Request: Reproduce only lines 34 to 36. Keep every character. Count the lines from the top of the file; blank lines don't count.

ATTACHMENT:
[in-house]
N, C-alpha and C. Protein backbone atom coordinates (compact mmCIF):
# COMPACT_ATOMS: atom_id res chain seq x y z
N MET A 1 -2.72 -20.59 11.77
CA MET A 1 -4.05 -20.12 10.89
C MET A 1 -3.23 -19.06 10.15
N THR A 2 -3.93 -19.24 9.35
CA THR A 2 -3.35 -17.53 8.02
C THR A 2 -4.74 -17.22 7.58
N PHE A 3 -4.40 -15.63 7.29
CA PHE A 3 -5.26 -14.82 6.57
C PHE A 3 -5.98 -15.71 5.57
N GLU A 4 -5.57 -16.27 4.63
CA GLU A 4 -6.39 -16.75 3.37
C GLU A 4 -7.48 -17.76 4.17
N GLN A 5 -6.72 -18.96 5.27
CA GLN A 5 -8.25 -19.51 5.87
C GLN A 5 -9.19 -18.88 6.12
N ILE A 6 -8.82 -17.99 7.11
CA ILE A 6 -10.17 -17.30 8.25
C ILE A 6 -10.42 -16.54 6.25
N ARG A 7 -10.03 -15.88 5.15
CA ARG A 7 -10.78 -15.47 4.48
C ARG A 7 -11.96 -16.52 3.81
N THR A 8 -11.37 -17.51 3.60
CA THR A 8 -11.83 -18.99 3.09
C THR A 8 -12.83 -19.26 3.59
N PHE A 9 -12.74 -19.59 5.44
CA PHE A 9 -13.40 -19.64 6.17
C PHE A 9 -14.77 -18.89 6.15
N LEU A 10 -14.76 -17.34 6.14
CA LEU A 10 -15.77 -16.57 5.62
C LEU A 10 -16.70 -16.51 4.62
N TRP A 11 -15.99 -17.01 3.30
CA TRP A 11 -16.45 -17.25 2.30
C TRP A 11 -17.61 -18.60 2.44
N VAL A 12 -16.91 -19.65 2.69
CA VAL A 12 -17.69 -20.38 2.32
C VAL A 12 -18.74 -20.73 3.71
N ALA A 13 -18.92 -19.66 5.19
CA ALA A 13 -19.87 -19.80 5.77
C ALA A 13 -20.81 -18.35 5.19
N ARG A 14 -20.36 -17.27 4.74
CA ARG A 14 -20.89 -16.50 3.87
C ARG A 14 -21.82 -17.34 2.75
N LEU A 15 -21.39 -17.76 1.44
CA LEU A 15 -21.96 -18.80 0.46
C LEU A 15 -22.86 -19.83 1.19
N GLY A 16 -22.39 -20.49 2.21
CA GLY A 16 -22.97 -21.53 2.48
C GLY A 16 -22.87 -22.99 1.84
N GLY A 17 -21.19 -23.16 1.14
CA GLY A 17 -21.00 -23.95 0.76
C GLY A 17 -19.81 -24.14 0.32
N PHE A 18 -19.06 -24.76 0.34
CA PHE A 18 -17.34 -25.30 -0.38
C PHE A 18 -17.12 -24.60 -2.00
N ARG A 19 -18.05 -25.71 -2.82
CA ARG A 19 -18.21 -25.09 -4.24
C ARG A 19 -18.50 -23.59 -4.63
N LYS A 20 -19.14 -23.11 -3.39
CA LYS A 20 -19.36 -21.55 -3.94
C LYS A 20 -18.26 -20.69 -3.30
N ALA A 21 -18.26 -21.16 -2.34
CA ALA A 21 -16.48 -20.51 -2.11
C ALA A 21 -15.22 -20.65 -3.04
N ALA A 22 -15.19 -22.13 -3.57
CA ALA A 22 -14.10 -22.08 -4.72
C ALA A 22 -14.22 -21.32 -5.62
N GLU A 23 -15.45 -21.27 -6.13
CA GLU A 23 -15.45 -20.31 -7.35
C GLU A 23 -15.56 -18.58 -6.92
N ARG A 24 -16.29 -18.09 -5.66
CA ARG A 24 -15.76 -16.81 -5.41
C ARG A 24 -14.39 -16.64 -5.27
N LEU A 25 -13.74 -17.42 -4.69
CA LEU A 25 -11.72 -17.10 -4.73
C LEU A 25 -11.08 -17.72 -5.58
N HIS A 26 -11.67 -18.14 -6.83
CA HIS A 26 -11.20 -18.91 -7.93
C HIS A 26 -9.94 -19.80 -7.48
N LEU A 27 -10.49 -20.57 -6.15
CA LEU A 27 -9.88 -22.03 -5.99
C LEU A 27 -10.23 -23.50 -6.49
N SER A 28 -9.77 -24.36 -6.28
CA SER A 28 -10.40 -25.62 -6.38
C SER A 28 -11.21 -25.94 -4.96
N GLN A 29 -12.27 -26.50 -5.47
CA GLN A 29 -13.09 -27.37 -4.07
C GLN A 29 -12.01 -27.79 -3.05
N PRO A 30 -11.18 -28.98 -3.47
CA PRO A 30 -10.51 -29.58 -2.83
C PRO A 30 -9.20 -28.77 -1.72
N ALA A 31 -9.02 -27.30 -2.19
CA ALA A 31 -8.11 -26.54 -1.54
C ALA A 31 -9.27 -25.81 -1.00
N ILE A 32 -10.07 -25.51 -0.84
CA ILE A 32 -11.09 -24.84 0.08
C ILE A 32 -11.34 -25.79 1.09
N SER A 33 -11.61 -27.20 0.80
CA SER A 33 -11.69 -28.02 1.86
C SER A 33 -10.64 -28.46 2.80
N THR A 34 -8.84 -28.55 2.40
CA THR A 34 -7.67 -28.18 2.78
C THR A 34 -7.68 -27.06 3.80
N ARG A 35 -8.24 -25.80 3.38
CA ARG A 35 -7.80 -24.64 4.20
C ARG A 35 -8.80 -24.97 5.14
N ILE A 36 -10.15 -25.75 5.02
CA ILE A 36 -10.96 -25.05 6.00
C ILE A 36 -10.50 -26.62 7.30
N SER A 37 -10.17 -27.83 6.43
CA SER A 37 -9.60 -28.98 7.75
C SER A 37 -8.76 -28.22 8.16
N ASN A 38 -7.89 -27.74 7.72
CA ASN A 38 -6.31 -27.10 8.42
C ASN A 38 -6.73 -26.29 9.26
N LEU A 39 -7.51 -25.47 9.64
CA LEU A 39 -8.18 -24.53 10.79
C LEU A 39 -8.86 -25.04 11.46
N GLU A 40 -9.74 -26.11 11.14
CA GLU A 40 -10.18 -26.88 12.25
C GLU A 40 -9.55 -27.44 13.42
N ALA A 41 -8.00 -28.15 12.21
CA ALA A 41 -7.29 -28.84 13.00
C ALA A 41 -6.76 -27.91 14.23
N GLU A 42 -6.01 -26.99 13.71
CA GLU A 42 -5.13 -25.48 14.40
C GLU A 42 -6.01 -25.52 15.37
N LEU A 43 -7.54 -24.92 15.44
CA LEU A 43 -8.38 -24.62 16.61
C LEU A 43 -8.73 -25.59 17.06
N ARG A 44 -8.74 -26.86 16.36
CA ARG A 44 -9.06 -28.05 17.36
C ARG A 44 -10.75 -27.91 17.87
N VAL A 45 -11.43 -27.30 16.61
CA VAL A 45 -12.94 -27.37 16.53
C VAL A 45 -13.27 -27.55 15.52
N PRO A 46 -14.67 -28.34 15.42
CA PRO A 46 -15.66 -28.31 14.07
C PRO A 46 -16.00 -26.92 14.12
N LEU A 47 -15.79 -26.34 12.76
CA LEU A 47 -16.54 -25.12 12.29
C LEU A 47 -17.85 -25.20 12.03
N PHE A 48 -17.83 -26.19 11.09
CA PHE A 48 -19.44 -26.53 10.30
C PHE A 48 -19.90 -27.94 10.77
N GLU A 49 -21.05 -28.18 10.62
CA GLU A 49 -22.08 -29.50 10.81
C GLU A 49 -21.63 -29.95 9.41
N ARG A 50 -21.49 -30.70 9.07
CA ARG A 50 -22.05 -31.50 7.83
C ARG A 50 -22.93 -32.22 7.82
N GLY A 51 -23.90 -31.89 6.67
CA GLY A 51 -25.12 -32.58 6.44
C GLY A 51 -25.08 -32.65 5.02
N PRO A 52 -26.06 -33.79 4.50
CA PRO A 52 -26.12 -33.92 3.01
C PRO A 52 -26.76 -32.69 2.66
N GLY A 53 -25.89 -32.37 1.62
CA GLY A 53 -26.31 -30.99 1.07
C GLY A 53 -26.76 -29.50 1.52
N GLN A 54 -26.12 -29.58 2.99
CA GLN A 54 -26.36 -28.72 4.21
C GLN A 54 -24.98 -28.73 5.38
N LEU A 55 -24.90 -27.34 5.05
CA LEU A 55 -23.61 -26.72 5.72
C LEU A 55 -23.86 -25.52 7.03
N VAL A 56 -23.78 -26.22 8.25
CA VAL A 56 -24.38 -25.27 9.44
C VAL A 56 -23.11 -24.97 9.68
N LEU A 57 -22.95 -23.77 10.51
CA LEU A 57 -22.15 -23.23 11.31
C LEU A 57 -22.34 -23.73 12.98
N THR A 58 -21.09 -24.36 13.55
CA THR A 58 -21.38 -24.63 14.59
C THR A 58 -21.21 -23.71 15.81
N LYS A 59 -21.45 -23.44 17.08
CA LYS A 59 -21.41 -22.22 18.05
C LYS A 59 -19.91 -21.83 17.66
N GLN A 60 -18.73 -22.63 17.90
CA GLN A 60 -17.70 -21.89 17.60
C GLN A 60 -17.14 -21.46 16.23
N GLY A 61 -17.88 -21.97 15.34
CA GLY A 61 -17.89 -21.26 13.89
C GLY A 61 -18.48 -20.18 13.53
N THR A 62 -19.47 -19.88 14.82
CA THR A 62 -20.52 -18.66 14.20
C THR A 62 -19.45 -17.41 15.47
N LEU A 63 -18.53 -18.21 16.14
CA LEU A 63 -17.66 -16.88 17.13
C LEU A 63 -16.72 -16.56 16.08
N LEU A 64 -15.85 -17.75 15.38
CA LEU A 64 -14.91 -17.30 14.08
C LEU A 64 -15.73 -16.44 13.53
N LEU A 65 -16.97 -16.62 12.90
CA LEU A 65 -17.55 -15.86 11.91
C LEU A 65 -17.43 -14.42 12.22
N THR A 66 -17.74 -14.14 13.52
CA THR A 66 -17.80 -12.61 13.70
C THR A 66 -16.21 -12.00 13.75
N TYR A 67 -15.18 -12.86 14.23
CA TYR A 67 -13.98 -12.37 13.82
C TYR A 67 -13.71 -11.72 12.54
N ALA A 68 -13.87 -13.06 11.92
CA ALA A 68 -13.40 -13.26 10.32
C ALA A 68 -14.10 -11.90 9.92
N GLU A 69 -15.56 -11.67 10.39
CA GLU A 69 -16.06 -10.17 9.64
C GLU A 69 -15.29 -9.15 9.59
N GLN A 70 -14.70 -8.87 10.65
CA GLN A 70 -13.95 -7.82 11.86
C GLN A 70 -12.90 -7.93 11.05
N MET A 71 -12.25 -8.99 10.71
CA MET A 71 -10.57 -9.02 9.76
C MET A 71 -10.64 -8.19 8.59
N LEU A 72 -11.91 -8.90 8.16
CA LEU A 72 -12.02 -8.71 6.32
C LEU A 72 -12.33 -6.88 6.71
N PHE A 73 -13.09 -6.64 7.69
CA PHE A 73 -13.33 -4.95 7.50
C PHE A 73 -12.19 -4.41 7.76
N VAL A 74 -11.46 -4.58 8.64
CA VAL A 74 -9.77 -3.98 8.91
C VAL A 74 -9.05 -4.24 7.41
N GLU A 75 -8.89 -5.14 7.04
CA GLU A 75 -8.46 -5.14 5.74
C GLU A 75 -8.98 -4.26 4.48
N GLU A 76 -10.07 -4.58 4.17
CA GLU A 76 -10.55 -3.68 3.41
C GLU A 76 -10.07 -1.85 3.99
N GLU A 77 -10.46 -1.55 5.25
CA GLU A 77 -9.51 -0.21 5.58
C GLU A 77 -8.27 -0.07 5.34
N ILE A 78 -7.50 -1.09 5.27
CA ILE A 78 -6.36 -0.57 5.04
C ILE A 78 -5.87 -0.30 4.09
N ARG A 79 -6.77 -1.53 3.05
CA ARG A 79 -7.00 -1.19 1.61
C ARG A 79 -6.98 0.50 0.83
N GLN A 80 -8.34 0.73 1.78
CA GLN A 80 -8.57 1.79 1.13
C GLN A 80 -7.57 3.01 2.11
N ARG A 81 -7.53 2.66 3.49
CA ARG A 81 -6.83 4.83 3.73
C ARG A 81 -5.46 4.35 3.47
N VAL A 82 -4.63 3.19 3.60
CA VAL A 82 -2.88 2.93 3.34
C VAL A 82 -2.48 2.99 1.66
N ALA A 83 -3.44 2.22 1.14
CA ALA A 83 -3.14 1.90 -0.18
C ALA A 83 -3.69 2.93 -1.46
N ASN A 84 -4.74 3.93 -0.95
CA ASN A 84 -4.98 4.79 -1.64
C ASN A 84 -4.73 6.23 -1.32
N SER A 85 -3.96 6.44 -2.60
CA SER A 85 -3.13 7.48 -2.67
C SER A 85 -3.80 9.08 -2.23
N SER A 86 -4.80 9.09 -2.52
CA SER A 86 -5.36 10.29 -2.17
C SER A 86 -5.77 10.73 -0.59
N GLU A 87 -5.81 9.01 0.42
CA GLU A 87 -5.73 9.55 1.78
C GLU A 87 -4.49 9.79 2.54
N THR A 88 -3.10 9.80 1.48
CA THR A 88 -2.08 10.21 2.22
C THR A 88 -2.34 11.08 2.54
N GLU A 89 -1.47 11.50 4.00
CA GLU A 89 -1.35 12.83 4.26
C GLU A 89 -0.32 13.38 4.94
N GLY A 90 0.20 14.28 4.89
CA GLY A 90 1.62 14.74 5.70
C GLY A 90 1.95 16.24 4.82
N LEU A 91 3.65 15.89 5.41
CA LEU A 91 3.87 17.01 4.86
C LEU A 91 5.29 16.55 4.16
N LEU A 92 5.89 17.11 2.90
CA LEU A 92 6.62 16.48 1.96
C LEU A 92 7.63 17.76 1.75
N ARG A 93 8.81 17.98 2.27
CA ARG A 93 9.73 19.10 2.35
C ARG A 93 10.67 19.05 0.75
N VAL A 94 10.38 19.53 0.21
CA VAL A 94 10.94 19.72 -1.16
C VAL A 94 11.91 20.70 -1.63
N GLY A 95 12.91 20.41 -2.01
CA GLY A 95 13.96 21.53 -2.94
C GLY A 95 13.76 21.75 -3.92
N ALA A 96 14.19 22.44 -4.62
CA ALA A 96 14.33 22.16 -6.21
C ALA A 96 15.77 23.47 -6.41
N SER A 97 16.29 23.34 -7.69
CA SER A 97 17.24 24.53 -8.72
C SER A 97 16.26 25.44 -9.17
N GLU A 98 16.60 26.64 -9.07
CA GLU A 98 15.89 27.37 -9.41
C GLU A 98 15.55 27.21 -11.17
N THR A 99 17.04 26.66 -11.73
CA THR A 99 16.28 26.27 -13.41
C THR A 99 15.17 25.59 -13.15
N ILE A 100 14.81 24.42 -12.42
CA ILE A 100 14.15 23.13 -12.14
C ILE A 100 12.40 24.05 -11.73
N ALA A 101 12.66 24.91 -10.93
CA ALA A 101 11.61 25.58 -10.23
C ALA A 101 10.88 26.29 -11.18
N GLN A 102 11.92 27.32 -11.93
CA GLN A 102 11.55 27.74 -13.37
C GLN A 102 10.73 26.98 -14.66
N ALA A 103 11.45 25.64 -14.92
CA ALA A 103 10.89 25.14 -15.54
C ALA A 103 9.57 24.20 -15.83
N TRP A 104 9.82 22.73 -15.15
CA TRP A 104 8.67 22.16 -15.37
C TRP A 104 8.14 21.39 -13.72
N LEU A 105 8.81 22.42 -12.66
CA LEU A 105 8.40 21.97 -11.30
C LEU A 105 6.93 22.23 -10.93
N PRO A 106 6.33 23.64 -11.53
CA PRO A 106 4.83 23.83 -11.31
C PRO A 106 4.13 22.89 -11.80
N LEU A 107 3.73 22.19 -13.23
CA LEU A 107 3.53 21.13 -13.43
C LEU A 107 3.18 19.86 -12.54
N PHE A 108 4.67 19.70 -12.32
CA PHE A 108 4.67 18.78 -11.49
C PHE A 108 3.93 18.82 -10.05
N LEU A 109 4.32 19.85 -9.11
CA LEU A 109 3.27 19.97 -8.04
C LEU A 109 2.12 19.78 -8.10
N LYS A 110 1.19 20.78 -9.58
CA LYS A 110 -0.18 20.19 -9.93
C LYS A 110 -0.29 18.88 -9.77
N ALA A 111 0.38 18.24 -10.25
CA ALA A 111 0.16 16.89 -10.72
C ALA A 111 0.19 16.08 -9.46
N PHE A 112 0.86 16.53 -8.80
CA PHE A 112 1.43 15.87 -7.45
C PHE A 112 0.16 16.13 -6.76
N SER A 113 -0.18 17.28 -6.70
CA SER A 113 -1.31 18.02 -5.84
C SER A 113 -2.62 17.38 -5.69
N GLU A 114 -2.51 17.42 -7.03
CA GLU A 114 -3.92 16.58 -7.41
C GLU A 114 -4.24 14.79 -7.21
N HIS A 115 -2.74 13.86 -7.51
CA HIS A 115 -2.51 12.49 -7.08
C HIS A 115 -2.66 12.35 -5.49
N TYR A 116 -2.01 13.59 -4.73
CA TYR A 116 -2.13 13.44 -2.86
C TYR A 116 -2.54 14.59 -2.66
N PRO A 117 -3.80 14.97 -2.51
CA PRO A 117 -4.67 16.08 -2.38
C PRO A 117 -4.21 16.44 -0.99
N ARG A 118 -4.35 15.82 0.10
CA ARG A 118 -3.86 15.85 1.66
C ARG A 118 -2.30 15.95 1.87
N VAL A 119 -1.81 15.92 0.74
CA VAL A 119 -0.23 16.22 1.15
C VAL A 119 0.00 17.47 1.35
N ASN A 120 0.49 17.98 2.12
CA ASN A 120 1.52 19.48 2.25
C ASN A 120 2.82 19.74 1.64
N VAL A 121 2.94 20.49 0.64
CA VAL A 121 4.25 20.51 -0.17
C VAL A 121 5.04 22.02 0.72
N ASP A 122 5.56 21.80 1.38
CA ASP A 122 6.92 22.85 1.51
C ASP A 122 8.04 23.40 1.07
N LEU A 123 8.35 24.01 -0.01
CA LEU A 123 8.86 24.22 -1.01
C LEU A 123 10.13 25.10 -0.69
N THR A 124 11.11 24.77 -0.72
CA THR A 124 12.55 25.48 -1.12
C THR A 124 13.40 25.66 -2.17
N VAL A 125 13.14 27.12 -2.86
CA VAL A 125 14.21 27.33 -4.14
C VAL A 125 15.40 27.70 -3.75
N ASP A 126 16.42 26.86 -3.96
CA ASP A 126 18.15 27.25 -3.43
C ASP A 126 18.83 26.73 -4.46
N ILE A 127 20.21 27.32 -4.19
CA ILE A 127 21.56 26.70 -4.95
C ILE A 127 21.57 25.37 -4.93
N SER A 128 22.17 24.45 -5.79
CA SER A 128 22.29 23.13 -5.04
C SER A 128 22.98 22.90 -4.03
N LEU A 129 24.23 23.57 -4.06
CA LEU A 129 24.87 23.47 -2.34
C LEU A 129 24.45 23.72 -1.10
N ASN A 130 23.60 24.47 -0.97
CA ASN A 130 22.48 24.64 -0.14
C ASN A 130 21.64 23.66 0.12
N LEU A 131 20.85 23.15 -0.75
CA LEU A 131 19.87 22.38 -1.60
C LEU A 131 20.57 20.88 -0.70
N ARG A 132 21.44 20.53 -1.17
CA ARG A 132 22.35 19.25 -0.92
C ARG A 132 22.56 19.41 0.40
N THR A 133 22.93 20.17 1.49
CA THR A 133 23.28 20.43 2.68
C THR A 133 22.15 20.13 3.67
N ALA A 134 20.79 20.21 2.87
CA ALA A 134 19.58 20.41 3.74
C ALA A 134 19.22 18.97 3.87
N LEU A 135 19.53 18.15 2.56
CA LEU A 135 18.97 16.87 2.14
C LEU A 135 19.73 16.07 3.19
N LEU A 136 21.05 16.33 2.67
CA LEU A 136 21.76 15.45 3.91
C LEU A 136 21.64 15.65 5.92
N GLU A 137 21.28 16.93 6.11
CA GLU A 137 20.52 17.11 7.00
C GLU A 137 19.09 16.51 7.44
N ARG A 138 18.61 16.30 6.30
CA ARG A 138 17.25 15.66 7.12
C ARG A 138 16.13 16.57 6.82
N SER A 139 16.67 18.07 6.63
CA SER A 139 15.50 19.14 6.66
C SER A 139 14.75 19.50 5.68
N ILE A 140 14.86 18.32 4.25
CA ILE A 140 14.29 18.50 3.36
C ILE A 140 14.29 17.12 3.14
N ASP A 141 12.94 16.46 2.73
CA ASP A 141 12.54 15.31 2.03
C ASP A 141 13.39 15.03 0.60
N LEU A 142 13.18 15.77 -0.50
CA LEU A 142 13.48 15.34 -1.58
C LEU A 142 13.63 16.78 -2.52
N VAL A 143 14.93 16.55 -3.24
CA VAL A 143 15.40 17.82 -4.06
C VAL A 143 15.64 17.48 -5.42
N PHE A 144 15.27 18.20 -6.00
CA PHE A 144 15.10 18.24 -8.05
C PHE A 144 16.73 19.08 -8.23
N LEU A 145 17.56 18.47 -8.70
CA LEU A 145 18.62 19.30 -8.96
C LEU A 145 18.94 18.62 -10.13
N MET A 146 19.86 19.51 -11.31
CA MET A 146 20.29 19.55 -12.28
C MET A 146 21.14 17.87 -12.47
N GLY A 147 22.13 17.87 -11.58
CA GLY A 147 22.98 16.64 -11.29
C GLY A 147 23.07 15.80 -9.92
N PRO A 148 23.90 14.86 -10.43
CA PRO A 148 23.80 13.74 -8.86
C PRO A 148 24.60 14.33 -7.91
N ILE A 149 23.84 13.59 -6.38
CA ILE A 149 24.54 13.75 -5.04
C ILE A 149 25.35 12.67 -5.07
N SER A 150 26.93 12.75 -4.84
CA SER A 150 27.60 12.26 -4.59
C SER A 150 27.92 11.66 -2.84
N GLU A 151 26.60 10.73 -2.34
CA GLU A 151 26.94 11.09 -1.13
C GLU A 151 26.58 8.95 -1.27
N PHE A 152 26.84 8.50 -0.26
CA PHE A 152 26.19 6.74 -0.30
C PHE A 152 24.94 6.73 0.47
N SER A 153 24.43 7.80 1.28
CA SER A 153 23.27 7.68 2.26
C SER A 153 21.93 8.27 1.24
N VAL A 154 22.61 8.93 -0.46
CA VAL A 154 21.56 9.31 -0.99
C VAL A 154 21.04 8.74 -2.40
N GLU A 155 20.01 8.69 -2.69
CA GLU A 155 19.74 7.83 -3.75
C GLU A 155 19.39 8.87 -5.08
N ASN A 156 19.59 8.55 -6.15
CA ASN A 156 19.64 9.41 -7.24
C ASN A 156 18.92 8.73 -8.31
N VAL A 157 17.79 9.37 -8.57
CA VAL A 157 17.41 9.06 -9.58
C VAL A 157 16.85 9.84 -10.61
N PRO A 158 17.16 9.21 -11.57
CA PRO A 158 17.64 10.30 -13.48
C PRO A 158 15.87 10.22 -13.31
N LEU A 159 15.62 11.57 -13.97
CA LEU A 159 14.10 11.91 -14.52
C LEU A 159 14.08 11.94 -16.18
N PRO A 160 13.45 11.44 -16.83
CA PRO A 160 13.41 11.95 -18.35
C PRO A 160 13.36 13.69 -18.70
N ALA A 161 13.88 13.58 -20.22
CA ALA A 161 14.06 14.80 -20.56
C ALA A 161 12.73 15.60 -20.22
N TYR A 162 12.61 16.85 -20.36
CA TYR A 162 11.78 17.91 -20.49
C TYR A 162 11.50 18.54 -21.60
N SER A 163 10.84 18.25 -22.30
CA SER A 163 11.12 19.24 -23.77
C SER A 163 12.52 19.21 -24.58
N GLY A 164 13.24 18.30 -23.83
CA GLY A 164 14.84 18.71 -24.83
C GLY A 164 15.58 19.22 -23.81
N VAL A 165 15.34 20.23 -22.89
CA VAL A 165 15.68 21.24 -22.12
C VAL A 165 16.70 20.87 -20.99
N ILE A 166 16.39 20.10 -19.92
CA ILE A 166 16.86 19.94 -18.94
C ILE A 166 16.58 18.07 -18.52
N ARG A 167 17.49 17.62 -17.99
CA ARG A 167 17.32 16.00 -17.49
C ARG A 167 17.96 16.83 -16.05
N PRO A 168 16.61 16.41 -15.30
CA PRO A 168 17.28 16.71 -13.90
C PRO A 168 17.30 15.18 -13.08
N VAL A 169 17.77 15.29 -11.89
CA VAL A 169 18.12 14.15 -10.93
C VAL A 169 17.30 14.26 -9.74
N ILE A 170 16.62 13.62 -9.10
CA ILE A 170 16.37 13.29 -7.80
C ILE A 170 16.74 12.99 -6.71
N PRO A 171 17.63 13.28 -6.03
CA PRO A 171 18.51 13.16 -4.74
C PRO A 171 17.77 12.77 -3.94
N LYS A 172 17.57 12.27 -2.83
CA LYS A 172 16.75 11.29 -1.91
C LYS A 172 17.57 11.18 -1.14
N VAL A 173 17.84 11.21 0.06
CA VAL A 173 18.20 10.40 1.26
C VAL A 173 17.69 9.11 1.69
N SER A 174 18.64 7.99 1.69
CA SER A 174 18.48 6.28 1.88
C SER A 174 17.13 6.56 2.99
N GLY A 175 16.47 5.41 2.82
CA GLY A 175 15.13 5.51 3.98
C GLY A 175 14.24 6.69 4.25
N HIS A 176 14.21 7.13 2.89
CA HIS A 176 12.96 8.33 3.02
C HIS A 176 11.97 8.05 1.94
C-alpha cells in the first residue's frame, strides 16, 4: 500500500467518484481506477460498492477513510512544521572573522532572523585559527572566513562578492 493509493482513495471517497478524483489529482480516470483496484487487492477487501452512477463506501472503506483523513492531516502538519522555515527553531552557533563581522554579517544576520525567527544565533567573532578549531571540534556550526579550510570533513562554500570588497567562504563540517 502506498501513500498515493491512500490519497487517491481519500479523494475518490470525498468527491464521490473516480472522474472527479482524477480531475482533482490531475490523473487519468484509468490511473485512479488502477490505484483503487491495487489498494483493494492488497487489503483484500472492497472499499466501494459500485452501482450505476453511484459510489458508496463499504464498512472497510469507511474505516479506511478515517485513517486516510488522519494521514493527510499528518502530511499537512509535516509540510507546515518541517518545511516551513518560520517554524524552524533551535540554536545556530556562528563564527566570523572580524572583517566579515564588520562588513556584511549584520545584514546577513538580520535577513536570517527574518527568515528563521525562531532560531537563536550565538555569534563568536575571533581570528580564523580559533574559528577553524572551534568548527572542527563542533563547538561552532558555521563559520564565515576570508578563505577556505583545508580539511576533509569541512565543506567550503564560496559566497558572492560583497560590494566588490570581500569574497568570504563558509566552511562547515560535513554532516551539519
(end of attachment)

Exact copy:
N TRP A 11 -15.99 -17.01 3.30
CA TRP A 11 -16.45 -17.25 2.30
C TRP A 11 -17.61 -18.60 2.44